The Imperial War Museum Replicates a WWII Bomber’s H2S Radar Display

Visitors can play with the pioneering technology that helped turn the war


Ask a layperson about technology developed during the second World War and you’ll likely get answers referring to the invention of atomic bombs, long-range ballistic missiles, or perhaps digital code breaking. Ironically, radar is often forgotten, despite it having a dramatic and direct impact on aerial combat during the war, and being a much bigger part of modern daily life than, say, atomic bombs or rockets.

A Duxford Radio Trust team at Britain’s Imperial War Museum Duxford is offering visitors some hands-on experience of World War II radar by giving them the warts-and-all view of the radar display as seen by a navigator on a Lancaster bomber. Thanks to an amazing hodge-podge of technology, visitors can operate the dim displays of the influential British H2S radar system on a simulated flight.

The H2S was the first ground-scanning radar to be mounted on an aircraft, and made it possible to bomb long-range targets at night and in bad weather from 1943 on. As a first-generation piece of technology, it had a number of interesting quirks, such as a blank circular zone at the center of its display, with a radius that reflected the plane’s altitude above the ground. The operator had to manually adjust an altitude-compensation dial to eliminate the zone.

The most direct way to ensure that visitors would have an authentic experience would be to use a vintage H2S indicator display. Unfortunately, while the Imperial War Museum does have an original display in its collection, it is illegal to modify it in any way. However, “we did have supplies of the old cathode-ray tubes,” explains John Moore, the technical lead on the H2S project, along with “a container full” of thermionic tubes. “So we built modern circuitry around the old [cathode-ray] tubes, but as far as we could using the original method of doing everything. Which was quite fun.”

Because the static, ground-based exhibit would have no actual radar hooked up, Moore worked out a way to feed the display a simulated signal that mimics what a navigator would have seen as he flew over actual terrain. Moore took a 4096 × 4096 grayscale satellite image centered on the English Channel, and wrote a program running on a laptop that uses the image to generate 670 radial traces for any given position and altitude. While using a two-dimensional satellite image does not duplicate such phenomena as the radar shadows produced by mountains, it does produce plausible results for the relatively flat terrain surrounding the English Channel. The digital radar traces from the laptop are then fed into a custom-made radar waveform generator via a USB link. This generator in turn adds some simulated noise and feeds an analog signal into the H2S display.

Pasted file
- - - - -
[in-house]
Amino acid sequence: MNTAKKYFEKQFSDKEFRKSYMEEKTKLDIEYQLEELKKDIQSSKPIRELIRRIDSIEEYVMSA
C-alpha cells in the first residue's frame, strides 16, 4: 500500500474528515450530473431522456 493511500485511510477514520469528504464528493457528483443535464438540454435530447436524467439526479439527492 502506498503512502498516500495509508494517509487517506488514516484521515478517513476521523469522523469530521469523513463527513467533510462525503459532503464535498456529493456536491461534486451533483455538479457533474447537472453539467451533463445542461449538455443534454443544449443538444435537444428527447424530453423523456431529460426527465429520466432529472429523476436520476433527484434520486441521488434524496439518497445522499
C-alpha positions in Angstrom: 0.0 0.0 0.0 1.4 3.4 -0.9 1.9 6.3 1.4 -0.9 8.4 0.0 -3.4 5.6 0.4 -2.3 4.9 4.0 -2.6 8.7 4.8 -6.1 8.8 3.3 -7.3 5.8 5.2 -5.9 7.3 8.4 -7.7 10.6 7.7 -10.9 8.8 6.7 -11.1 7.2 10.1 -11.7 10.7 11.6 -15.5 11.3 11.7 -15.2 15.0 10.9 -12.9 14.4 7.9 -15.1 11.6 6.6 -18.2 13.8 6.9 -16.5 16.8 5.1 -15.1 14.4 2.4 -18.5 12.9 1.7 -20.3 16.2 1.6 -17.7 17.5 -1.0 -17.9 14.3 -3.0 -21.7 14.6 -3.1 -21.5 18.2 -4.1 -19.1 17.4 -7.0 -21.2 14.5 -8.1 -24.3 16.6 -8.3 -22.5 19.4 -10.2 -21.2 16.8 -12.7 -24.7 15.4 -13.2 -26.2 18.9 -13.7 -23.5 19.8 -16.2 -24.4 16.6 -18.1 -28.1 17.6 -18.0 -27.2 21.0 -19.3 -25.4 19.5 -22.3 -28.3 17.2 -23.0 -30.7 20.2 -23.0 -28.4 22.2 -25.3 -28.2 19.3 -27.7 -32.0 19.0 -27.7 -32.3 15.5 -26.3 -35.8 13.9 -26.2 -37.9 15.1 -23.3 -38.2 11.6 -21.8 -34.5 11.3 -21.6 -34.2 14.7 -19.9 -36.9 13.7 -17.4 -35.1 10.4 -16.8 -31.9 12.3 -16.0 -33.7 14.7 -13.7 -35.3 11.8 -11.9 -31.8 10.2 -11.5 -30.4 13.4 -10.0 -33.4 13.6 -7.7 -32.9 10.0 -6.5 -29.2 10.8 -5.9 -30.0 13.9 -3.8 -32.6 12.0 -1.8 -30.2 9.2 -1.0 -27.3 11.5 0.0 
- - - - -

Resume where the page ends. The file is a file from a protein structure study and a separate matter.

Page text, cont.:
The laptop software runs under the elderly Windows XP operating system because of the FPGA chip at the heart of the waveform generator. An older 208-pin surface-mount FPGA was selected, since current chips use a ball grid array that’s impractical to solder by hand. Fortunately, Moore had used the chip earlier in his career as an EE and had some code and device drivers that could be reused for the simulator. But the design required an older USB communications chip that used a driver not available on more recent versions of Windows.

The resulting setup is so faithful to the original that many visitors find the display—intended for use in the dark bowels of a bomber—difficult to see under the bright lights of the museum, so a removable hood was added with a webcam. This allows the display to be projected on a brighter screen. Building the replica simulator has given Moore a keen appreciation for the original creators of the H2S: “It has taken us about two years to develop [the replica]—longer than the guys that actually developed [the H2S] from scratch at the time. God, those guys were clever.”

This article appears in the April 2019 print issue as “Replica Radar.”